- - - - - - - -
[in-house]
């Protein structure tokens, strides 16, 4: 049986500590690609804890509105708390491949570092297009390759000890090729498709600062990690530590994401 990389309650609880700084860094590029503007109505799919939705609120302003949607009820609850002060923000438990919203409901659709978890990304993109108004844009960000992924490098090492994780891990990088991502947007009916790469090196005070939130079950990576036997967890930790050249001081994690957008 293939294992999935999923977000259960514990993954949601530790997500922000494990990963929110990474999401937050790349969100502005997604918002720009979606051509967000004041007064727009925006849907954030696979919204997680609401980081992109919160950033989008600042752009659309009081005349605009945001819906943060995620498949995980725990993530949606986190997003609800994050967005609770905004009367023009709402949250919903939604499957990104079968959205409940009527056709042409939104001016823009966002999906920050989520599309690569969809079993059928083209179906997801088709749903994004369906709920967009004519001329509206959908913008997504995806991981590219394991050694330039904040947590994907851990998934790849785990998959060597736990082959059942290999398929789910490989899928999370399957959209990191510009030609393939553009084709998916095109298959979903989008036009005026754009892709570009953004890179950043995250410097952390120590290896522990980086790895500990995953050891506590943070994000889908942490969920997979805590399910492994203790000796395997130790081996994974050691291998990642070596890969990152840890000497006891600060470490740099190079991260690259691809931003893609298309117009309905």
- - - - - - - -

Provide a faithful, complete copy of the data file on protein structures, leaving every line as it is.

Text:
[in-house]
């Protein structure tokens, strides 16, 4: 049986500590690609804890509105708390491949570092297009390759000890090729498709600062990690530590994401 990389309650609880700084860094590029503007109505799919939705609120302003949607009820609850002060923000438990919203409901659709978890990304993109108004844009960000992924490098090492994780891990990088991502947007009916790469090196005070939130079950990576036997967890930790050249001081994690957008 293939294992999935999923977000259960514990993954949601530790997500922000494990990963929110990474999401937050790349969100502005997604918002720009979606051509967000004041007064727009925006849907954030696979919204997680609401980081992109919160950033989008600042752009659309009081005349605009945001819906943060995620498949995980725990993530949606986190997003609800994050967005609770905004009367023009709402949250919903939604499957990104079968959205409940009527056709042409939104001016823009966002999906920050989520599309690569969809079993059928083209179906997801088709749903994004369906709920967009004519001329509206959908913008997504995806991981590219394991050694330039904040947590994907851990998934790849785990998959060597736990082959059942290999398929789910490989899928999370399957959209990191510009030609393939553009084709998916095109298959979903989008036009005026754009892709570009953004890179950043995250410097952390120590290896522990980086790895500990995953050891506590943070994000889908942490969920997979805590399910492994203790000796395997130790081996994974050691291998990642070596890969990152840890000497006891600060470490740099190079991260690259691809931003893609298309117009309905």